The Disjointed Intrigue of Michele Abeles

New York artist, Michele Abeles, is often described as “post-Internet”, a term justified in her case because of her extensive use of post production systems, including Photoshop. For Abeles, a camera is not always geared towards capturing a moment from the past, but is instead a device to help her generate a new moment, a new event.

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For example, she recently exhibited a series of photographs at an exhibition in London (2014), among which were a B&W series in which a few of Abeles’ photographs had been converted into algorithms, before being reproduced as pixellated black and white grids. The result was like something out of the popular game Tetris, and very far removed from what anyone has ever expected to see from a photograph. It was beguiling, a little unfathomable. It was reality that had been plunged into the abyss, thrown back up as shadowy phantoms. There was something eerie and disturbing here.

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There were clues as to the origins of the unsettling visual data, though, with Abeles cloaking transparent prints over the pixellated grids, these prints including water and office buildings. They offered the audience some tantalising hope as to where these regurgitated, shadowy images had derived from, but at the same time they also extolled the mystery. The appendages, indeed, damaged the chances that these were abstracts.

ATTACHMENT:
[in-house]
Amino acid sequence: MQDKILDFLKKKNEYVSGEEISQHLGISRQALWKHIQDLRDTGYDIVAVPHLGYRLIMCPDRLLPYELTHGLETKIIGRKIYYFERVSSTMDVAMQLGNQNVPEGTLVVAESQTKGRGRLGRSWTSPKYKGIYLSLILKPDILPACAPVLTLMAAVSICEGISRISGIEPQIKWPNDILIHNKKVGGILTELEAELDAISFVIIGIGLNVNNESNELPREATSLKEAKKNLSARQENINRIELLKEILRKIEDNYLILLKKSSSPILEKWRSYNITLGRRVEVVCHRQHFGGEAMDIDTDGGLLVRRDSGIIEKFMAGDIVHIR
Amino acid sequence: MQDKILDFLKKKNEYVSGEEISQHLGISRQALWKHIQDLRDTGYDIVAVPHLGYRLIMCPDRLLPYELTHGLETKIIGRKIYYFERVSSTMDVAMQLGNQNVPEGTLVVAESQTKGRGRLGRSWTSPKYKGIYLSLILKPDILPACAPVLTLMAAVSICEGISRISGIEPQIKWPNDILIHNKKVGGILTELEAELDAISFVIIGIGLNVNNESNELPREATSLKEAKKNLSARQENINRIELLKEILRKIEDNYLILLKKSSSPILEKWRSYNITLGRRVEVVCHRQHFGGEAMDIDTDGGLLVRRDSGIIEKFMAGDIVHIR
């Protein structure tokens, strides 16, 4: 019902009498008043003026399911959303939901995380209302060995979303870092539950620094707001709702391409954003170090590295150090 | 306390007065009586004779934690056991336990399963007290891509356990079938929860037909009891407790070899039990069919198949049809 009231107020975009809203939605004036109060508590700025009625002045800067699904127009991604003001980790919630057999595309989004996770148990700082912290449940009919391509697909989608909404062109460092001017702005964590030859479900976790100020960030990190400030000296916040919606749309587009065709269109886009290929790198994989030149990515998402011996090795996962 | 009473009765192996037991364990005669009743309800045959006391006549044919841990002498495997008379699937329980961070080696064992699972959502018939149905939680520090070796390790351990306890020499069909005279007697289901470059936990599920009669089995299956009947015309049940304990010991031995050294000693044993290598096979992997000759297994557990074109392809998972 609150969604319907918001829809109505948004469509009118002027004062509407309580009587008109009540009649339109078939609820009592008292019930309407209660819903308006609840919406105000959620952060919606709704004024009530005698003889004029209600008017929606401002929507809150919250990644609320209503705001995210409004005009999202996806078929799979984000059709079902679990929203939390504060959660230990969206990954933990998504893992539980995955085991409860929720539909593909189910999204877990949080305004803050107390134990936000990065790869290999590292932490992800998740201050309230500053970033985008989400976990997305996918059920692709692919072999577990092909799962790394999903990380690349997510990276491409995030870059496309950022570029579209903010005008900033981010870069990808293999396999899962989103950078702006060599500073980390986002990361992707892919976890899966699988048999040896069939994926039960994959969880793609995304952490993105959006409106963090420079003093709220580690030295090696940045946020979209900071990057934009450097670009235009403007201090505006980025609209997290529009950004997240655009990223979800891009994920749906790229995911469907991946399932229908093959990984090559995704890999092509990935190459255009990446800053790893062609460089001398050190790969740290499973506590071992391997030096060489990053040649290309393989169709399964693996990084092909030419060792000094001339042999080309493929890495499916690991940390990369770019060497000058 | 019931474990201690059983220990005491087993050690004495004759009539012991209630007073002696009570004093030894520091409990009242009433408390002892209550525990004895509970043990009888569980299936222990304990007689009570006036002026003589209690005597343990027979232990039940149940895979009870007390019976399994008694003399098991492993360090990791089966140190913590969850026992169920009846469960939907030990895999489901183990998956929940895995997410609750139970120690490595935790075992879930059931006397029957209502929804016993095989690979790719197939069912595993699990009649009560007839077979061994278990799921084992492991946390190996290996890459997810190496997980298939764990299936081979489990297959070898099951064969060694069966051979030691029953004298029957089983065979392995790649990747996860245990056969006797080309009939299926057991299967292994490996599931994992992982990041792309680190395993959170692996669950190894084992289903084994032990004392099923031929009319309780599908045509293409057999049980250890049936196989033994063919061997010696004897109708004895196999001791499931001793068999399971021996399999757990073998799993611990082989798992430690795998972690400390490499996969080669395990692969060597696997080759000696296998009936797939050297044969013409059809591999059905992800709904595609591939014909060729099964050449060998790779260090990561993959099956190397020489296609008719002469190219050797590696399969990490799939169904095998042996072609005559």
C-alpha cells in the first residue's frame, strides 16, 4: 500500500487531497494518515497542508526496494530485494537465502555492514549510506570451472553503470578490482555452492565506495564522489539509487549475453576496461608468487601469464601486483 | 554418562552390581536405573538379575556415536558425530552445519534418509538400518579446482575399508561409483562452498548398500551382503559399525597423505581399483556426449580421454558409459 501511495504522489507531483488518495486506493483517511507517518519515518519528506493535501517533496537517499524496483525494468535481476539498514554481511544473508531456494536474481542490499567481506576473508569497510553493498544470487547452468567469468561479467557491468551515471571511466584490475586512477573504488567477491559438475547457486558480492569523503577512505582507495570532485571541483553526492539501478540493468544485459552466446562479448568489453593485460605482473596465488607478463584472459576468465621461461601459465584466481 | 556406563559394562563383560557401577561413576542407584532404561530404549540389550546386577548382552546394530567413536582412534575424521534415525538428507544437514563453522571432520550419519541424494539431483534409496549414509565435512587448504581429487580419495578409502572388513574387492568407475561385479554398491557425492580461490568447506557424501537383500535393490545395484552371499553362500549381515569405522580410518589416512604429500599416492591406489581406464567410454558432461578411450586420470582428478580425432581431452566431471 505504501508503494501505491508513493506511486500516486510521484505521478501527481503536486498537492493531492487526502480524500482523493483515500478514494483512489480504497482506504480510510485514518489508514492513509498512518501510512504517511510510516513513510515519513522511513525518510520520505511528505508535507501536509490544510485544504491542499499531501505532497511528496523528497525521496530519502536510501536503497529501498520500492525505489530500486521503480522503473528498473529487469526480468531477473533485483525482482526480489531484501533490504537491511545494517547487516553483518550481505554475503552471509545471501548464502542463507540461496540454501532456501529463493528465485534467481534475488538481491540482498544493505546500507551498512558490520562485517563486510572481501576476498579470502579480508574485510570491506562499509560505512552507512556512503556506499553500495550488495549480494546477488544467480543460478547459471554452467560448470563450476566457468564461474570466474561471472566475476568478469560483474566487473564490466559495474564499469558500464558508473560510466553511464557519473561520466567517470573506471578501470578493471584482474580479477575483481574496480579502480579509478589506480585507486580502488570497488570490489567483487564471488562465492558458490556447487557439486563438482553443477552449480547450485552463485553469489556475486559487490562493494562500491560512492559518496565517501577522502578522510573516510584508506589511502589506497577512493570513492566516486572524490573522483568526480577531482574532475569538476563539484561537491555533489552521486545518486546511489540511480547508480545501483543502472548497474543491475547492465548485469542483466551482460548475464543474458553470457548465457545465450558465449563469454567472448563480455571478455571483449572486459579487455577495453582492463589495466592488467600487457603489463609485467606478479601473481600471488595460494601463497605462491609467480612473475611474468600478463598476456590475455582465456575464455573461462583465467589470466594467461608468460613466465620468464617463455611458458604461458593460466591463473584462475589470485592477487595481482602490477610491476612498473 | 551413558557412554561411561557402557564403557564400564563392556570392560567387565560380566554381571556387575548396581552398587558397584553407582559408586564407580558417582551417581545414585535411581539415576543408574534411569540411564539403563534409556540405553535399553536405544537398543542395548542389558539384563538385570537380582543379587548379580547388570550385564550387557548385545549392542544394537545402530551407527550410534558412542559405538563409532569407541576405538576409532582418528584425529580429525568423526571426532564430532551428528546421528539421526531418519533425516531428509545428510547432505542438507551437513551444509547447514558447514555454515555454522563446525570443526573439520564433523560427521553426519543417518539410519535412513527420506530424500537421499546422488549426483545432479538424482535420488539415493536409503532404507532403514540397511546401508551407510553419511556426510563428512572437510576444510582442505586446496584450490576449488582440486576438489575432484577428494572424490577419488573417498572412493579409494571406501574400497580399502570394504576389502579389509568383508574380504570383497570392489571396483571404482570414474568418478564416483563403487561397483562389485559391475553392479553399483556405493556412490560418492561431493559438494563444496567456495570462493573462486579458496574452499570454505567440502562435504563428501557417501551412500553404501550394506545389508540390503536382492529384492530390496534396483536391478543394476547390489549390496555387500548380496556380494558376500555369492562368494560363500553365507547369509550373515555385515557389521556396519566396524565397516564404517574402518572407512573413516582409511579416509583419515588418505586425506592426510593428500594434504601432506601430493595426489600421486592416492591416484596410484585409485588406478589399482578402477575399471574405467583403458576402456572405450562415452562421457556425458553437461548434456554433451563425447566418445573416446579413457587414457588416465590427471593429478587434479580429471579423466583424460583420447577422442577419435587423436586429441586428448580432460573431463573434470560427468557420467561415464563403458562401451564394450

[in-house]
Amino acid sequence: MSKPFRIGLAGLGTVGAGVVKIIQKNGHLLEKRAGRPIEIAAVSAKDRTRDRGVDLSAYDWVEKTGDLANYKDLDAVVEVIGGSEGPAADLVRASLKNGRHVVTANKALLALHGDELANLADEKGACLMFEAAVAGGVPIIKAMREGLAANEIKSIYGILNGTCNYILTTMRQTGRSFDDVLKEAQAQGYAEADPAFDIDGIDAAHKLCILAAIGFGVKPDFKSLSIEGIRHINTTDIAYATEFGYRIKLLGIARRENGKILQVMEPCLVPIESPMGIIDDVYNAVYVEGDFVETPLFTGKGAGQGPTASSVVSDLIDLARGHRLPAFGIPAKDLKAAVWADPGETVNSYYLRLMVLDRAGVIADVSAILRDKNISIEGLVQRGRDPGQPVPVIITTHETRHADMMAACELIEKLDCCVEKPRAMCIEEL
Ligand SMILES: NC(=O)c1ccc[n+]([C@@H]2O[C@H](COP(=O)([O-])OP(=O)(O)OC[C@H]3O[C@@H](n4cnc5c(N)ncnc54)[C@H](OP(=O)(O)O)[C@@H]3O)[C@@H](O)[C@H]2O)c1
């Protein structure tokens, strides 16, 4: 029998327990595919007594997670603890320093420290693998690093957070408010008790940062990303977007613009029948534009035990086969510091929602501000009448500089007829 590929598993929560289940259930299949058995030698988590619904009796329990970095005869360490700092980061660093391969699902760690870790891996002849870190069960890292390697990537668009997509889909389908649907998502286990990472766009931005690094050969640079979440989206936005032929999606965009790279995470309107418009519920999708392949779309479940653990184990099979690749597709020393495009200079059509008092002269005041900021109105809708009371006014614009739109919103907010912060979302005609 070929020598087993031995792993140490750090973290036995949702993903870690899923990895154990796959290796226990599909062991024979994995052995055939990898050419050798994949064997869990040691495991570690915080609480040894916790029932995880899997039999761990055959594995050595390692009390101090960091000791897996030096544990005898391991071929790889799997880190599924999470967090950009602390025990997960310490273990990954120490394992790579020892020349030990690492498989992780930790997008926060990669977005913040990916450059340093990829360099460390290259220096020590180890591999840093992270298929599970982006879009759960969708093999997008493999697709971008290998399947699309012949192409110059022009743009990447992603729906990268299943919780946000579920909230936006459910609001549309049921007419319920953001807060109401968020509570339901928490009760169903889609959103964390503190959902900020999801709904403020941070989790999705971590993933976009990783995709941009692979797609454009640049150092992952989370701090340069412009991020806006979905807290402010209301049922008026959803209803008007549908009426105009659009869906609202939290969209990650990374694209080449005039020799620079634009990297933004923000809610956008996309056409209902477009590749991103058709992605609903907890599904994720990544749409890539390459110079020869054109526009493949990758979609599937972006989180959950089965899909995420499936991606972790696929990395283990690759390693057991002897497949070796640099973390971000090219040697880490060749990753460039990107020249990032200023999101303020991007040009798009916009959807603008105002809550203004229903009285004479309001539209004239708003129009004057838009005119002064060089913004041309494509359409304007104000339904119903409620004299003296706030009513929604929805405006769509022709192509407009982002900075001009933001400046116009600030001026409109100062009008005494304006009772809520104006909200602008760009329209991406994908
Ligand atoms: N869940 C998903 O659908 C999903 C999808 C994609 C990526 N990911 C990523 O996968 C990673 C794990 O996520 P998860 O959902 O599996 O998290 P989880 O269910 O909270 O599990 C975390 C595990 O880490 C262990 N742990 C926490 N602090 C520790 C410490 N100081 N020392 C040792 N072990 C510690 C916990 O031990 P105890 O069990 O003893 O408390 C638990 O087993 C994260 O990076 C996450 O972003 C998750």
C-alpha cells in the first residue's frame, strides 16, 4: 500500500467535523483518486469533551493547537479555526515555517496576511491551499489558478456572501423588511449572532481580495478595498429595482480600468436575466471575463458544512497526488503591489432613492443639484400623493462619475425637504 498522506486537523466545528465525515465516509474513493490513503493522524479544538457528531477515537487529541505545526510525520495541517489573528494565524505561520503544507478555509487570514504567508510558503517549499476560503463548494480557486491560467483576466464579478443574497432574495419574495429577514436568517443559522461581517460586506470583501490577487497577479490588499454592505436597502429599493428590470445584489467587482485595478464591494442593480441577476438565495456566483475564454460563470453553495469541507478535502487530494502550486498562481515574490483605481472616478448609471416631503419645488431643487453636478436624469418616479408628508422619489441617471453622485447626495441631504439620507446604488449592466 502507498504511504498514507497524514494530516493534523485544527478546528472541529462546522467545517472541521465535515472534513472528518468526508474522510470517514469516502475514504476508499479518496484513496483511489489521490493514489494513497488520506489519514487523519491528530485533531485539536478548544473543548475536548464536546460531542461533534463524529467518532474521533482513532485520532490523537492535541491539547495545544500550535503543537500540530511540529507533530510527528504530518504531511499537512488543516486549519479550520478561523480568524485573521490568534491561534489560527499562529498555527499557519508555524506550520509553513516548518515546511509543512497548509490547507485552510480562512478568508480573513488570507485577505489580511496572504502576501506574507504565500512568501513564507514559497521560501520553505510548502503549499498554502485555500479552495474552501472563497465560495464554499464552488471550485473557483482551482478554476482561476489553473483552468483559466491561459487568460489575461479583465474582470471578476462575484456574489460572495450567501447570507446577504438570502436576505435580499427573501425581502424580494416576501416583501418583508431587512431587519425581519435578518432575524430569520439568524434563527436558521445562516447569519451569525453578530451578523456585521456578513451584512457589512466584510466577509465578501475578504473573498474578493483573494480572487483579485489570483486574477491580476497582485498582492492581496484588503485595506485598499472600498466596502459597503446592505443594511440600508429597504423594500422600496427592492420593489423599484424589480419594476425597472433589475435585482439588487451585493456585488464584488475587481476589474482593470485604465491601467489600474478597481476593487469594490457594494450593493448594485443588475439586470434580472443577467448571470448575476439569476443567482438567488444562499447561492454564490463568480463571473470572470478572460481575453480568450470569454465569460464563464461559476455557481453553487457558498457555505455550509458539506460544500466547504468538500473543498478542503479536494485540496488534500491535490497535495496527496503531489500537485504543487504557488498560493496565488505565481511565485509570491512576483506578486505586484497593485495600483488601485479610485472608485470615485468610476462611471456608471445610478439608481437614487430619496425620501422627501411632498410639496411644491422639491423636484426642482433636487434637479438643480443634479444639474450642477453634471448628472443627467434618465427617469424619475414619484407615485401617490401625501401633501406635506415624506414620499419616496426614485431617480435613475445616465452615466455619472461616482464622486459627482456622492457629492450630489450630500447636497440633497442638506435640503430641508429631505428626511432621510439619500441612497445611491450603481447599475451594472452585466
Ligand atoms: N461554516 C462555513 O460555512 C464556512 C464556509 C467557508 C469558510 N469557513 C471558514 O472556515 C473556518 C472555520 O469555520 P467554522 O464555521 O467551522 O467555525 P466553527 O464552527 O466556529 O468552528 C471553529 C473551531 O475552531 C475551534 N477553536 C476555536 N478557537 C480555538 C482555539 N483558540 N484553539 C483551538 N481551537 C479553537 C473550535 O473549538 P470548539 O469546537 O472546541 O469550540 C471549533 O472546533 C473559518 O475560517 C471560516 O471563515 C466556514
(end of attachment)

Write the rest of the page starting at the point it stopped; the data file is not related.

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But total mystery and abstraction is not, perhaps, Michele Abeles’ remit. Her images are surreal, yes, and digital composites flare up here and there, offering familiarity yet elusiveness. Cameos come, cameos go, and Abeles enjoys developing an image beyond what the camera records so as to throw her audience off course. And she even admits to being interested in some ‘spectral in-betweenness,’ as well as ‘being a ghost asked whether I believe in ghosts myself.’

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But she is ultimately attempting to demonstrate how information in our post-Internet age is transmitted before being receiving at another end, and in this there is some mystery – but not a complete one. But it is this hint at mystery that makes Abeles’ photographs challenge any preconceived notion of what a photograph should be. Is a photograph the final product? Is it the end, or the means to another end? For Abeles, it is the latter.

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For the last hundred years or more, we have understood a lot of our world through images taken by cameras. In the last year or two, more photographs have been taken than ever. Perhaps it is for this reason that Abeles’ photographs challenge and confuse us so much, because she collapses space, crops wildly, destroys our conventions and juxtaposes wildly. Because images have helped to shape our reality, Michele Abeles is also rupturing our understanding of real life.

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(photo source: 47 canal)